This, however, is a curious explanation. The Fed dropped its target federal funds rate by 0.5% on October 8, 2008, and then by another 0.5% on October 29. On December 16, it lowered its target all the way to zero (a band of 0 to 0.25%), where it has stayed for seven years. Why was it concerned about the federal funds rate falling below its target rate when it was in the process of dropping its target rate to zero?
Moreover, in October 2008 the economy was moving into free fall. Real gross domestic product (GDP) fell at an annual rate of 8.2% in the fourth quarter of 2008 and unemployment was increasing rapidly. The Fed explained that it reduced the federal funds rate to zero “in order to provide stimulus to household and business spending and so support economic recovery.” So why was the Fed giving the banks an incentive to keep their excess reserves at the Fed rather than lend them out?
The Fed’s action can perhaps be understood by examining how it interprets its objectives. In addition to its mandates affecting employment and inflation, the Fed is also responsible for promoting financial stability. For the Fed, this means easing panic in financial markets, but also protecting the viability and profitability of the banks, especially those judged to be systemically important.
Promoting financial stability in the fall of 2008 meant the necessary step of intervening aggressively to prevent the collapse of the global financial system. But the Fed also interpreted it to mean bailing out large banks, even if the process did not sufficiently curtail the banks’ power and risky practices. And it meant paying interest on reserves. Such payments directly boosted bank profitability, even if they may have come at the expense of the broader economy.
The Implications of Quantitative Easing
With the federal funds rate at zero, the Federal Reserve began its program of “quantitative easing.” This involved buying longer-term assets, U.S. Treasury securities as well as mortgage-backed securities. The Fed’s stated objective was to reduce long-term interest rates so as to stimulate spending in housing and business investment.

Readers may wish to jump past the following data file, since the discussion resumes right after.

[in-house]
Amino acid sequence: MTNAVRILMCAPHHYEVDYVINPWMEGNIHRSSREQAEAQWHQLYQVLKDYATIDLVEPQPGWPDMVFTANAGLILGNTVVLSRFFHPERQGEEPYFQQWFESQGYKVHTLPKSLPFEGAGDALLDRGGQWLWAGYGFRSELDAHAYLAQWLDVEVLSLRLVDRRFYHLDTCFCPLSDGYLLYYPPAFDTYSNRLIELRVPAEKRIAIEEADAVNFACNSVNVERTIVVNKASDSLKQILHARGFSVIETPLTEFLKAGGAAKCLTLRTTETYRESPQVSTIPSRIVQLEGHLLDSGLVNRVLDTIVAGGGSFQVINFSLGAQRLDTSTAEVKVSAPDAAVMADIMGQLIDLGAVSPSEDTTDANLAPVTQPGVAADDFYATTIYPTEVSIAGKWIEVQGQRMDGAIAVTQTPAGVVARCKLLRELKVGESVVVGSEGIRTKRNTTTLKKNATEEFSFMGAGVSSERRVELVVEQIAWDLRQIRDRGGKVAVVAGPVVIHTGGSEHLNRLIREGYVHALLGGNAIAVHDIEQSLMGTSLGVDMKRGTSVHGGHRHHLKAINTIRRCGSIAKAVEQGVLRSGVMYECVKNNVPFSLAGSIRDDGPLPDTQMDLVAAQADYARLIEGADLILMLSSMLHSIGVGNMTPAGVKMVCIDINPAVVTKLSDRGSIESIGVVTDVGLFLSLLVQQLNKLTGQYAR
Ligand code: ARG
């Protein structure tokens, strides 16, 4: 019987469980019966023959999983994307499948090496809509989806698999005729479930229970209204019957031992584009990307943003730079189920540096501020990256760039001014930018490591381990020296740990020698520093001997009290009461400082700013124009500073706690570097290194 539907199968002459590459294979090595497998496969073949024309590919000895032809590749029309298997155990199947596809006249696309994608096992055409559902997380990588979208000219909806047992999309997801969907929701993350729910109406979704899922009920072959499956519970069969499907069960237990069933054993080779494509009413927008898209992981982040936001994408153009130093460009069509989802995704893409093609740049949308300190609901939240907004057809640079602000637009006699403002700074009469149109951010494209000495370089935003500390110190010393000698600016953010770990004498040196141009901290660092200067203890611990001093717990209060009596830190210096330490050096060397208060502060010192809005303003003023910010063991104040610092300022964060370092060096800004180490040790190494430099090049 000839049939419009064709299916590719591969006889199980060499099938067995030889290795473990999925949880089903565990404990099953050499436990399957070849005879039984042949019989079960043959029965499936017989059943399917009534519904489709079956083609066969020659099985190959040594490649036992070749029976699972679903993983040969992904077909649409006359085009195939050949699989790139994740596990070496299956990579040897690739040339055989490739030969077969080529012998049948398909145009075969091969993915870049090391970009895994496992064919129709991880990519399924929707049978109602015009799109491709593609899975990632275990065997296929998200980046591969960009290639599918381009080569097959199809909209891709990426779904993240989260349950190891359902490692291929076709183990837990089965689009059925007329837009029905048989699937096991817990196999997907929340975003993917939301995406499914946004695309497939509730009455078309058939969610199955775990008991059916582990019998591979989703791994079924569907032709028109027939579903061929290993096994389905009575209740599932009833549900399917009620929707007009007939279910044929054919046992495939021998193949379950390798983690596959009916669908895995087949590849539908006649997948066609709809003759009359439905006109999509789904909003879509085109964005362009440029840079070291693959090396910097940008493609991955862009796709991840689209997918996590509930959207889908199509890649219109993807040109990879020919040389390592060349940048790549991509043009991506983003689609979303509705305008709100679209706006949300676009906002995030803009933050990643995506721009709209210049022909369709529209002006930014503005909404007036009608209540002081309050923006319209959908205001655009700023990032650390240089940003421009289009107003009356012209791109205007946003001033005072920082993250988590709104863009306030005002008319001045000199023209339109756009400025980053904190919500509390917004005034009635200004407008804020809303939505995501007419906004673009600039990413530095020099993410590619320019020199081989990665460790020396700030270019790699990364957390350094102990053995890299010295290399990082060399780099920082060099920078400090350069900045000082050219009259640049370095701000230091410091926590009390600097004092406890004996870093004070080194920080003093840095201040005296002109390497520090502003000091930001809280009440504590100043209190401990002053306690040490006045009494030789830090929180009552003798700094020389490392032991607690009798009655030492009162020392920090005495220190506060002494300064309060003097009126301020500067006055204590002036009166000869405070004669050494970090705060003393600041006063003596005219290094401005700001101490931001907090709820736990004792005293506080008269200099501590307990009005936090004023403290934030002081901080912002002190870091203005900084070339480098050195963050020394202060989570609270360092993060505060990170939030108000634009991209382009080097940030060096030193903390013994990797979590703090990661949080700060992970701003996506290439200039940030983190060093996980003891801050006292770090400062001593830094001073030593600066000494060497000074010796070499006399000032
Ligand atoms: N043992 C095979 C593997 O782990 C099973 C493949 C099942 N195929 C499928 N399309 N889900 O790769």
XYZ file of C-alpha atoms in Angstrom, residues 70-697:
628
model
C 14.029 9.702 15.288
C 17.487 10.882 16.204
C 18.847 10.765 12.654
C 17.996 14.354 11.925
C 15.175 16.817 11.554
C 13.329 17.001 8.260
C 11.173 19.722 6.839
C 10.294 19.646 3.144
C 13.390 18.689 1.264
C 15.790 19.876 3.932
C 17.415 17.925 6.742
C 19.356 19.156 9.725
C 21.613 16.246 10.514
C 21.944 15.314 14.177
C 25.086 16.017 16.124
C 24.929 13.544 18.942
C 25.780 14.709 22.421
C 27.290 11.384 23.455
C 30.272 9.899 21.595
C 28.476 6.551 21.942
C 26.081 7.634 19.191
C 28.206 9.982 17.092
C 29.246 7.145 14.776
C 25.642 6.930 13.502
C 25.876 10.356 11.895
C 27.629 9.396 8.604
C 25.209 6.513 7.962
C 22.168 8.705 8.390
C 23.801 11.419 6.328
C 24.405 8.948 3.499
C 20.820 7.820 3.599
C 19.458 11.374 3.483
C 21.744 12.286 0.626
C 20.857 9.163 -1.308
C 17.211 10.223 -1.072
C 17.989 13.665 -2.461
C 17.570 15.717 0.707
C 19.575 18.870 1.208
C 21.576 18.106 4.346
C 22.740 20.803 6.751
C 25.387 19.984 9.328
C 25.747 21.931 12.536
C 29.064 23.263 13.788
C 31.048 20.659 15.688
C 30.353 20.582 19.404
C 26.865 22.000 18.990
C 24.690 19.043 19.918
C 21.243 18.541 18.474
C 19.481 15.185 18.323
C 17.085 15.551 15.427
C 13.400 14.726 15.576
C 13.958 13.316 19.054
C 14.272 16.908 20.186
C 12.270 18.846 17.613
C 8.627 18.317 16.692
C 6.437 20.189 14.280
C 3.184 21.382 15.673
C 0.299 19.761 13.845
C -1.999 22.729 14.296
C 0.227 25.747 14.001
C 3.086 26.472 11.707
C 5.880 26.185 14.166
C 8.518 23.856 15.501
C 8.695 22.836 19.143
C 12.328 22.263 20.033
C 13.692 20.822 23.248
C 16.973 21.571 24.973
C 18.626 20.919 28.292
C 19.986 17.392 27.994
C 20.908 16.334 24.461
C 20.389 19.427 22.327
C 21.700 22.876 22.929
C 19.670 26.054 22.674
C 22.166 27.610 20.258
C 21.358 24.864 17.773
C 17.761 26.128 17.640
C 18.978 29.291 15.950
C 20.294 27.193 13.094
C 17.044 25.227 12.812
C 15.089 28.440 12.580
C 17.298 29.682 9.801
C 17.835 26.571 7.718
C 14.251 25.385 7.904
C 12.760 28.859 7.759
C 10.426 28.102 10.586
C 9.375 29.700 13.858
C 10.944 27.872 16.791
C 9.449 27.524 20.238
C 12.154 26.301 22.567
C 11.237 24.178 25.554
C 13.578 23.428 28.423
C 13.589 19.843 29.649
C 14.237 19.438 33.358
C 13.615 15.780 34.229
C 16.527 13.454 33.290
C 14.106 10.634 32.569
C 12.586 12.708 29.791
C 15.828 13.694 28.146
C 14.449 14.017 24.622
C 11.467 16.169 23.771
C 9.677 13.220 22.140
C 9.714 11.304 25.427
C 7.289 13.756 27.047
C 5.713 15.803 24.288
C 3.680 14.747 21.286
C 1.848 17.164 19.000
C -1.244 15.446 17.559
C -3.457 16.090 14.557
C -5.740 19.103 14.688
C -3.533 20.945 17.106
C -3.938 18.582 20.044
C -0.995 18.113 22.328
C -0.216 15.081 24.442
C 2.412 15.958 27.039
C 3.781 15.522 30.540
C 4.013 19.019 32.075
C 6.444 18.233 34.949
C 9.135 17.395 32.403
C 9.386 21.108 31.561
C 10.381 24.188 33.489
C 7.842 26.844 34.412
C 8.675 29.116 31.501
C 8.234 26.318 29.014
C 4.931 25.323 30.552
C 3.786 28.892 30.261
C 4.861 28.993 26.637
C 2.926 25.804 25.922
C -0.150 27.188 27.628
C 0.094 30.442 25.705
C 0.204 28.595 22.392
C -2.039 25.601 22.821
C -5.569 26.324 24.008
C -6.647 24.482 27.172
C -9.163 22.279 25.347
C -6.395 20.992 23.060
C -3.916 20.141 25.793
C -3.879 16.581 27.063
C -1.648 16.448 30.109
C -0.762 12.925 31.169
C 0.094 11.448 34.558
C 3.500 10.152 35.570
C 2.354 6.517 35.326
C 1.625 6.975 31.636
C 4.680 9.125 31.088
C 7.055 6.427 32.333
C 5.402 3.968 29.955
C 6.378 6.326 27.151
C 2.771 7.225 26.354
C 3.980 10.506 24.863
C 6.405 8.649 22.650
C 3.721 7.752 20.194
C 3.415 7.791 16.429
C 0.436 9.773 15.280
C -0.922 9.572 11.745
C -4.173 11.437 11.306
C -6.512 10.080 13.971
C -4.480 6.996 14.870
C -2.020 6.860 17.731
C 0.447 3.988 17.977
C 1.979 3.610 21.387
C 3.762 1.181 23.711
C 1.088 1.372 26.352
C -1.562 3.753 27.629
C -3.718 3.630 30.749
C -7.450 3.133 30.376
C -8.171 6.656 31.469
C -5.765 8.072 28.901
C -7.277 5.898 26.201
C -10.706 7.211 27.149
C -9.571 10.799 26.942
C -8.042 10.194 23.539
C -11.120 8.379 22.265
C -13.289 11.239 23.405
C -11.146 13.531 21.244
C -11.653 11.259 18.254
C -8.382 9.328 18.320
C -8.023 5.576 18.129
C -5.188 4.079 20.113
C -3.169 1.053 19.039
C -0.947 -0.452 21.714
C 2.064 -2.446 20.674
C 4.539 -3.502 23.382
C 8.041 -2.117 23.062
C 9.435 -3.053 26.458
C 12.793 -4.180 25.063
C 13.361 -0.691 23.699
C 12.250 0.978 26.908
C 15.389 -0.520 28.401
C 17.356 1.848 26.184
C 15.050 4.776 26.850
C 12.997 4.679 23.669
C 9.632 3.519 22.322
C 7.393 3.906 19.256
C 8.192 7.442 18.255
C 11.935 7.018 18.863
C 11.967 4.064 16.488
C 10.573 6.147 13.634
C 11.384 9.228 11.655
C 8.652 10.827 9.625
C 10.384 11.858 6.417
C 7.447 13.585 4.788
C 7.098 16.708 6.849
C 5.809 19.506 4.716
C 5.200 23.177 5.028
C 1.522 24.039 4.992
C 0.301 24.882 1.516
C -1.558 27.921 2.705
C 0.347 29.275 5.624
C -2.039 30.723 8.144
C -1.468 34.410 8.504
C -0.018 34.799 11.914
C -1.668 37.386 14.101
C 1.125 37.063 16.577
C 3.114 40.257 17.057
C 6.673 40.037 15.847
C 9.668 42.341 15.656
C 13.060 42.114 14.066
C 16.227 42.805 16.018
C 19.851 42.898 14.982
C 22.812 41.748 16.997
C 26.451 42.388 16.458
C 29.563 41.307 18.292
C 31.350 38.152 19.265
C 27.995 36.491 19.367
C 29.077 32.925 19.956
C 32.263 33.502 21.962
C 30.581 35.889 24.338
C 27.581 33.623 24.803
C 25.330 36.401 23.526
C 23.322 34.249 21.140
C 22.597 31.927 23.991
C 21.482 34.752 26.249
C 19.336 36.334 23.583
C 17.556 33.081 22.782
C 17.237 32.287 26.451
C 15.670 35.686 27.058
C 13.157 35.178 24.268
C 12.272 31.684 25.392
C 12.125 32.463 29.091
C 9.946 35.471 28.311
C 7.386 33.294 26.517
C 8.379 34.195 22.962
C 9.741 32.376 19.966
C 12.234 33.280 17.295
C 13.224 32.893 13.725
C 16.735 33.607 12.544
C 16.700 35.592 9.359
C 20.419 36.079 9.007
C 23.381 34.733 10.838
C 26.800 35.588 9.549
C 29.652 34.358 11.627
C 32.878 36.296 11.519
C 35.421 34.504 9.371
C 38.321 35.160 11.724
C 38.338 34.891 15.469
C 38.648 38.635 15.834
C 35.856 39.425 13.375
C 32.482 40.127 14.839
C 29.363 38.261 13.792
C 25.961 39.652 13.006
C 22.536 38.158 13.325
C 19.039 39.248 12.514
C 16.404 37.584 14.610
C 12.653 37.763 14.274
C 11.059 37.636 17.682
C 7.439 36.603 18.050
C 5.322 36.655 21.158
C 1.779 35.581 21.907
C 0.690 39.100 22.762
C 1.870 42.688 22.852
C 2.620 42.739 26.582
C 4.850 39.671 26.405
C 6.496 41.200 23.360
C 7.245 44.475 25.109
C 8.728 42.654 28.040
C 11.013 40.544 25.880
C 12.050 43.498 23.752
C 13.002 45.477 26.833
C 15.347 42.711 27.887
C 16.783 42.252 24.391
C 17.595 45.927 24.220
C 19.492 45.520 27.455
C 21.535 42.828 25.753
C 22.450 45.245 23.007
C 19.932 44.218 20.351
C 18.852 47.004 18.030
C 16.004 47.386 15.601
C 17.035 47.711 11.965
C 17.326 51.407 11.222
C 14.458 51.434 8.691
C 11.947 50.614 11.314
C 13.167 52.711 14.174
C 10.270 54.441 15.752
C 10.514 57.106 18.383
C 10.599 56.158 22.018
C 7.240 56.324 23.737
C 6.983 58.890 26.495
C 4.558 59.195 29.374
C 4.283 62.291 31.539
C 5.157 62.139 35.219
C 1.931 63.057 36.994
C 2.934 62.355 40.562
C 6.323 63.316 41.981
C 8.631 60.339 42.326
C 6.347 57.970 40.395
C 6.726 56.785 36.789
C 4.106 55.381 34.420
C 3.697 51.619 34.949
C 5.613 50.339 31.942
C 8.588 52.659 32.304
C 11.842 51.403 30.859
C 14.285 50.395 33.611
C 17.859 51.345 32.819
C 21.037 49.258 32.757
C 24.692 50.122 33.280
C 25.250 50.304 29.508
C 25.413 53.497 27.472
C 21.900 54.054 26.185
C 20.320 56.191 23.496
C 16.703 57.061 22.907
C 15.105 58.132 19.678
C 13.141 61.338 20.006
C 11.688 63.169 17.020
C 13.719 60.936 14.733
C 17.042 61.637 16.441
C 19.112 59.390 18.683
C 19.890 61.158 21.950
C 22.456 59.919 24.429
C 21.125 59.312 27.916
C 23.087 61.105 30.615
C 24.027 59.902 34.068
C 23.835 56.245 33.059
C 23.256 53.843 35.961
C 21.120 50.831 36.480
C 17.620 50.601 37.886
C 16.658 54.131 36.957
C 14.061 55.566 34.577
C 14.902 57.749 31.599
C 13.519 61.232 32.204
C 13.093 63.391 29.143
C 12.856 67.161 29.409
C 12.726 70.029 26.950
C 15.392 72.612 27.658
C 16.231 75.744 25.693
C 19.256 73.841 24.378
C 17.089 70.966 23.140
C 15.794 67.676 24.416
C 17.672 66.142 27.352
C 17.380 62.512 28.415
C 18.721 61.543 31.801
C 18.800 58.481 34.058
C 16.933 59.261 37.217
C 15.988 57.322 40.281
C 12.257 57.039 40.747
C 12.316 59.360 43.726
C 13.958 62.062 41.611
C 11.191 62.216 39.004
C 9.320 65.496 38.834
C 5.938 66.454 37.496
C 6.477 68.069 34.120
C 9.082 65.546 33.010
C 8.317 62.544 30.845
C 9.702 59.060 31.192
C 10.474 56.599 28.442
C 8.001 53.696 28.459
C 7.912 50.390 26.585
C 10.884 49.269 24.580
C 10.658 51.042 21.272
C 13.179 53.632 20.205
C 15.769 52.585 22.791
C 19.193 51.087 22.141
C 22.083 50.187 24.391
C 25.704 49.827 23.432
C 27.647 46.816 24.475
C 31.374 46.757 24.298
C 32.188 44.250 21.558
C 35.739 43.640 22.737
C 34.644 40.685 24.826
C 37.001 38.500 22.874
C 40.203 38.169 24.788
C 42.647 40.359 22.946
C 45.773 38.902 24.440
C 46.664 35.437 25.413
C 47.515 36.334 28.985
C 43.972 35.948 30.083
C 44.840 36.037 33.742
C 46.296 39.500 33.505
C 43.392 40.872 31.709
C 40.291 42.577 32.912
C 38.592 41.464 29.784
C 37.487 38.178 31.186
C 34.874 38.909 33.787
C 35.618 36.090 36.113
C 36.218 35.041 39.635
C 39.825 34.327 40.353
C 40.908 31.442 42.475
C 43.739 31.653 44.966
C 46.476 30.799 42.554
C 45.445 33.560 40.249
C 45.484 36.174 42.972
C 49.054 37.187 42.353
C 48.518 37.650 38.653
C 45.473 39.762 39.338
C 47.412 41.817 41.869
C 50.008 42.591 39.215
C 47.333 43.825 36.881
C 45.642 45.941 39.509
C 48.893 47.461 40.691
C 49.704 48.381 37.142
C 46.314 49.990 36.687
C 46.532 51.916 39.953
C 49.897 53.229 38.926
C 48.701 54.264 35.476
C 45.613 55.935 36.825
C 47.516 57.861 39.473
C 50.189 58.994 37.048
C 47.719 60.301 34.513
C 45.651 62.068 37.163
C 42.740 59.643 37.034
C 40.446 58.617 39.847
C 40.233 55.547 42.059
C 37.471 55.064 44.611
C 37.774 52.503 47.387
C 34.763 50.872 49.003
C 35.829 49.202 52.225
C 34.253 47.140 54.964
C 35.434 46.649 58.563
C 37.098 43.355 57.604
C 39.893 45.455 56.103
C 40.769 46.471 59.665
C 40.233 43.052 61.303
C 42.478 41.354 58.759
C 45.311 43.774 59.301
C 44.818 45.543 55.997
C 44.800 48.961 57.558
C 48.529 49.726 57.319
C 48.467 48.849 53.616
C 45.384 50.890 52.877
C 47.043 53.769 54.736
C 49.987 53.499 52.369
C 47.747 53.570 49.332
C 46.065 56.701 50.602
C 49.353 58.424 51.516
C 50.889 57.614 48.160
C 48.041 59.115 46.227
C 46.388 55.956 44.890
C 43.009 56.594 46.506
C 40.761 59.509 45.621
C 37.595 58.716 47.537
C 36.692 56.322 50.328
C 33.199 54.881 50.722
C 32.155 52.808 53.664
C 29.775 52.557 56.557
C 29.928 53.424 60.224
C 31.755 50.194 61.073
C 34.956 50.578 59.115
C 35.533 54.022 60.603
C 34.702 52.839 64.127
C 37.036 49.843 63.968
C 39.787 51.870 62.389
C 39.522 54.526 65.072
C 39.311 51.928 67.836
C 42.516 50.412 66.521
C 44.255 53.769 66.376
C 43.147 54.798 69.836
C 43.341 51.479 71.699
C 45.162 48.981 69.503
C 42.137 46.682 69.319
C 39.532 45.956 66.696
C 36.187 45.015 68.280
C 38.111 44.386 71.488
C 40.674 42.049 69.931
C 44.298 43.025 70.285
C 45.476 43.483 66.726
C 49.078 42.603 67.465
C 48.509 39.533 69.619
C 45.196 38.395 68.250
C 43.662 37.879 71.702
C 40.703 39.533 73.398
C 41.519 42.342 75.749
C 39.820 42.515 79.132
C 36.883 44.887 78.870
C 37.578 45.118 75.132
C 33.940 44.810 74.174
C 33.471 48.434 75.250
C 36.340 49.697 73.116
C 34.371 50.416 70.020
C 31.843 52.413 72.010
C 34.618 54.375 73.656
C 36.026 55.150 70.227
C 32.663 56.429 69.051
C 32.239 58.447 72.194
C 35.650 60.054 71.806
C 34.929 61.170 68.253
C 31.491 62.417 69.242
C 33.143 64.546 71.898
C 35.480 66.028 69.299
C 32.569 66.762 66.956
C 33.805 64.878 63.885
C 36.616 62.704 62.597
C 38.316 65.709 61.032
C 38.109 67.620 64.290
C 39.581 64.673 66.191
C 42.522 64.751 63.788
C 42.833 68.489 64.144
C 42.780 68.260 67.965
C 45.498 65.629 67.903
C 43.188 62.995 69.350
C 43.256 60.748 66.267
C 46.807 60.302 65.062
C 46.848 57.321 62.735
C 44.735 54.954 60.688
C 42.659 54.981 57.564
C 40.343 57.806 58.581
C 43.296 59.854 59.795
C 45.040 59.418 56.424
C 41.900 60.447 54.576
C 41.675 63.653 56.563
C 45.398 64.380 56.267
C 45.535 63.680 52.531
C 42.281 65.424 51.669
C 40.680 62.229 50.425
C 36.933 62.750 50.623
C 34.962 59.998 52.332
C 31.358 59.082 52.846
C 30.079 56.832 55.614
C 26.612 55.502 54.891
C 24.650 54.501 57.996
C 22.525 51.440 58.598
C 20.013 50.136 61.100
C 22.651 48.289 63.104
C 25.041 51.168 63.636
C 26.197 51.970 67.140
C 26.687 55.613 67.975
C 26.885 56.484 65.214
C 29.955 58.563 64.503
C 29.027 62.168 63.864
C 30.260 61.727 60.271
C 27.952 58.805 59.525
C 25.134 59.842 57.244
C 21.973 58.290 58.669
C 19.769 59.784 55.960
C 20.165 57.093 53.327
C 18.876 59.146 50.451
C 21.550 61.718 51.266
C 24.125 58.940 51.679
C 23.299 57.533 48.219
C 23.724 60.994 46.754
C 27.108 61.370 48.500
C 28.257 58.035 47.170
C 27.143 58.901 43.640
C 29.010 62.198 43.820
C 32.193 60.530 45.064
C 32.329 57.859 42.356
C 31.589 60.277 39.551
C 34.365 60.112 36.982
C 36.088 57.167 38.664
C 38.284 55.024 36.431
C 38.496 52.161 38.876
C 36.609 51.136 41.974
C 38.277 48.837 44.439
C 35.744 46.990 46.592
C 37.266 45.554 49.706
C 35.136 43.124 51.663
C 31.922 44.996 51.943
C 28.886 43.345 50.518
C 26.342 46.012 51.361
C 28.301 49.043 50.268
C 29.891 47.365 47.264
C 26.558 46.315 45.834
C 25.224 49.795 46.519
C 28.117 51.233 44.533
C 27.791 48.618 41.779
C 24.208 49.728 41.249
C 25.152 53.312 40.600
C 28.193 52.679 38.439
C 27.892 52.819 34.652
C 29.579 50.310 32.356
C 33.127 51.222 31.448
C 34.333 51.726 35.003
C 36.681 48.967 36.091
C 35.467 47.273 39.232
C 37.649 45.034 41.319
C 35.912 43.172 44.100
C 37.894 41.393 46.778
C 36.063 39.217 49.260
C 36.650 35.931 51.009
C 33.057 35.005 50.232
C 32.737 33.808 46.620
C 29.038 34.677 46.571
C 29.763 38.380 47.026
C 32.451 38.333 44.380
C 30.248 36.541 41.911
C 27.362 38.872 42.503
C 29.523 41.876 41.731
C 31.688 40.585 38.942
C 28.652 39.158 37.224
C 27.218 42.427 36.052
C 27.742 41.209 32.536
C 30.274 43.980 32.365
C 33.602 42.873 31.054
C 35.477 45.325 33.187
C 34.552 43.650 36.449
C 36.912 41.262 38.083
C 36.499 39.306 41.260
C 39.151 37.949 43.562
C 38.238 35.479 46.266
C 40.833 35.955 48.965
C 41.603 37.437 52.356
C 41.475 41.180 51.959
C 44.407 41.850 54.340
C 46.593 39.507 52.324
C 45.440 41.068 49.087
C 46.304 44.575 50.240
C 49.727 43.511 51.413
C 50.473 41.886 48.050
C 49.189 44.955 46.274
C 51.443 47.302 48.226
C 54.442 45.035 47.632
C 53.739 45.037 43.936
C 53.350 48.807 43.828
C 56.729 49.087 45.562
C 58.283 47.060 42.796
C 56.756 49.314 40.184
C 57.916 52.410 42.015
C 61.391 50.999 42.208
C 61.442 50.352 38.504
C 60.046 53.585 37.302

There were three stages of quantitative easing, and interest rates did indeed fall. But, again, the Fed also had its eye on the banks. After the financial crisis, the demand for mortgage-backed securities fell, since massive numbers of mortgages were in default and payments on the securities were therefore down. As demand fell, the prices of the mortgage-backed securities plummeted. Many of the banks held large quantities of these securities. By purchasing so many of them, the Fed supported their prices and increased their value on the banks’ balance sheets.
As a result of its quantitative easing programs, the Fed dramatically expanded its holding of assets. At the end of 2008, it owned less than half a trillion dollars in Treasury securities and no mortgage-backed securities. By November 2015, it held $2.5 trillion in Treasuries and $1.8 trillion in mortgage-backed securities. Because buying all these securities meant that the Fed’s checks became reserves for the banks, and because the banks were paid for keeping these reserves with the Fed, excess reserves ballooned to $2.5 trillion.